What's really sad is that John Mirisch and Lisa Korbotov still don't understand the basic underlying facts about subway tunneling or transit planning. All of the science points to Constellation as the SAFEST option that will generate the most RIDERSHIP, and provide greater benefits to all transit users regionwide. John, stop ranting about how you think this is just a conspiracy to generate money for JMB and take a few minutes to explore Century City - go to both locations proposed for stations and look around you. Notice what you see at Constellation/Ave of the Stars: see how there are tall buildings in every direction you look? Now go to Santa Monica Blvd and Century Park East and look around you. Notice the country club/golf course that dominates HALF of the area accessible to this location? That golf course will generate 0 riders. All the buildings to the south, near Constellation, and even further south, towards Olympic and Pico will actually generate riders. The fact that you cannot comprehend this simple fact is baffling and it is amazing that you are still allowed to represent the interests of our city. We do NOT want to waste money fighting science, progress, and a reliable transit system. You know very well that it is a losing battle (just look at Neighbors For Smart Rail). You, Lisa Korbotov, and Brian Goldberg are on the WRONG SIDE OF HISTORY! John Mirisch has clearly demonstrated he has no knowledge or basic understanding of how subway systems work.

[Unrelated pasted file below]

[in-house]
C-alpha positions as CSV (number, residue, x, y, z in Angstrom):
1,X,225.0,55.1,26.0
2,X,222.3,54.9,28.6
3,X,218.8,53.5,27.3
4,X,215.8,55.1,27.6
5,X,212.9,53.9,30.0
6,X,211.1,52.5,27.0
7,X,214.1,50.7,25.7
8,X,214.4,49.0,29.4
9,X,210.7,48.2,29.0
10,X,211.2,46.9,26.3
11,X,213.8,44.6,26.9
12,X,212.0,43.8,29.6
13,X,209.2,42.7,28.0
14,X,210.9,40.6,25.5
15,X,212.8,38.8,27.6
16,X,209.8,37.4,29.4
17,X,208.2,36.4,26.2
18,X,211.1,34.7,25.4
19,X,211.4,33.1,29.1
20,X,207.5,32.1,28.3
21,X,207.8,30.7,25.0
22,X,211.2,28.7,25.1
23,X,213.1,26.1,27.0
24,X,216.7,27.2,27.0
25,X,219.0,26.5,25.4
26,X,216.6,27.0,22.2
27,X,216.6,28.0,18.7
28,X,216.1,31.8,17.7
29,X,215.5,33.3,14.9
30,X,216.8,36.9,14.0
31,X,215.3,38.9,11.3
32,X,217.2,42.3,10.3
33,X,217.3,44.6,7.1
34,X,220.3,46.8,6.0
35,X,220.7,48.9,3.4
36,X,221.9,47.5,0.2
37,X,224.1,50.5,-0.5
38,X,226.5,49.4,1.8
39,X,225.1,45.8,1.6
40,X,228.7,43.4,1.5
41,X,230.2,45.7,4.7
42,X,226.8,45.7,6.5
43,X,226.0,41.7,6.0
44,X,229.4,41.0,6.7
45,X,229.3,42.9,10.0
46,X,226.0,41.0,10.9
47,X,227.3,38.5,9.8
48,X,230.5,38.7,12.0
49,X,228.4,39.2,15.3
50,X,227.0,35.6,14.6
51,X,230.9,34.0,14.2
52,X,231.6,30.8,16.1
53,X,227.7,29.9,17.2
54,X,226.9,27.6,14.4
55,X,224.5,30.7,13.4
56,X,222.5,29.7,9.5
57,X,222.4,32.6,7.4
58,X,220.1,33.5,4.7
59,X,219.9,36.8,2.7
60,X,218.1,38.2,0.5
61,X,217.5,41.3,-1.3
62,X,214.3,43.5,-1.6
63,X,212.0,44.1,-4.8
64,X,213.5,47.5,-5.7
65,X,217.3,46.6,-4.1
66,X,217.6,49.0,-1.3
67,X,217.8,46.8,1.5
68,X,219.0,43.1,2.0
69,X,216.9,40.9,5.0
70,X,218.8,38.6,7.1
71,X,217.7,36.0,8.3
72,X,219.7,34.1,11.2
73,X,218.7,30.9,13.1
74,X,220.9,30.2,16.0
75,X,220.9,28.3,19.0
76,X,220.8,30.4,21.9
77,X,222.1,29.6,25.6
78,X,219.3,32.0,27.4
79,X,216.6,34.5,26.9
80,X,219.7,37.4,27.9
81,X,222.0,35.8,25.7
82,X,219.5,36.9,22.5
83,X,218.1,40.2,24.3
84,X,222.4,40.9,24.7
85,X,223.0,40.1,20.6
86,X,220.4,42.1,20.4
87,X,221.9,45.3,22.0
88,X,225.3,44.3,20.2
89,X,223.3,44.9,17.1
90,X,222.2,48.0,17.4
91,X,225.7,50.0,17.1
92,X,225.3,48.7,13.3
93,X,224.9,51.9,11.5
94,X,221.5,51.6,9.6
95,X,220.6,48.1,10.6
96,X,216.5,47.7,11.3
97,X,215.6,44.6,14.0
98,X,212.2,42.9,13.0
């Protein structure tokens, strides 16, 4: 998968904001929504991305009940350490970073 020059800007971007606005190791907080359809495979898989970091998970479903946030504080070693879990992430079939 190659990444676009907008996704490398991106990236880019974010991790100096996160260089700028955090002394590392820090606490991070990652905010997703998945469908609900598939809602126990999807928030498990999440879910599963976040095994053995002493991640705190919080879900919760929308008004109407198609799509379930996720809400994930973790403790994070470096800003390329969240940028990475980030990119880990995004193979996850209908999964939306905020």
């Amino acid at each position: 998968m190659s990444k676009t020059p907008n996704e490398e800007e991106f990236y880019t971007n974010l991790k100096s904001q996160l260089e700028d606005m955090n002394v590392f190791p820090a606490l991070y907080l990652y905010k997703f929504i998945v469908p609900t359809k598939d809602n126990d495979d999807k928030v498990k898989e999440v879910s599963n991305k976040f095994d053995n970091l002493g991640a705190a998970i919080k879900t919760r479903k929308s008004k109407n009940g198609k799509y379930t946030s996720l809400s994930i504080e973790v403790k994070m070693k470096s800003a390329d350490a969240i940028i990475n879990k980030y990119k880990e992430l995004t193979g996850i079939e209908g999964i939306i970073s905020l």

BHHS Mom May 26, 2012 at 12:36 AM
Joe Parker: the science from BOTH sides comes to the same conclusions - there is an active earthquake fault along Santa Monica Blvd and you CANNOT build a station there. Meanwhile, cities worldwide, including LA, have shown that it is completely SAFE to tunnel under all types of buildings, including a high school. Since when did science and objective facts become the enemy here? Is this Kansas or California? This is a ridiculous fight and Beverly Hills will ultimately lose miserably - and have to pay all of Metro's legal costs. Focus your efforts on supporting a better future with reliable transit service and an alternative to the congestion we must endure each day. Beverly Hills is ready for the subway and it WILL Be built with a Constellation station. The City will undoubtedly lose any legal challenge (but only after wasting millions of dollars and precious time)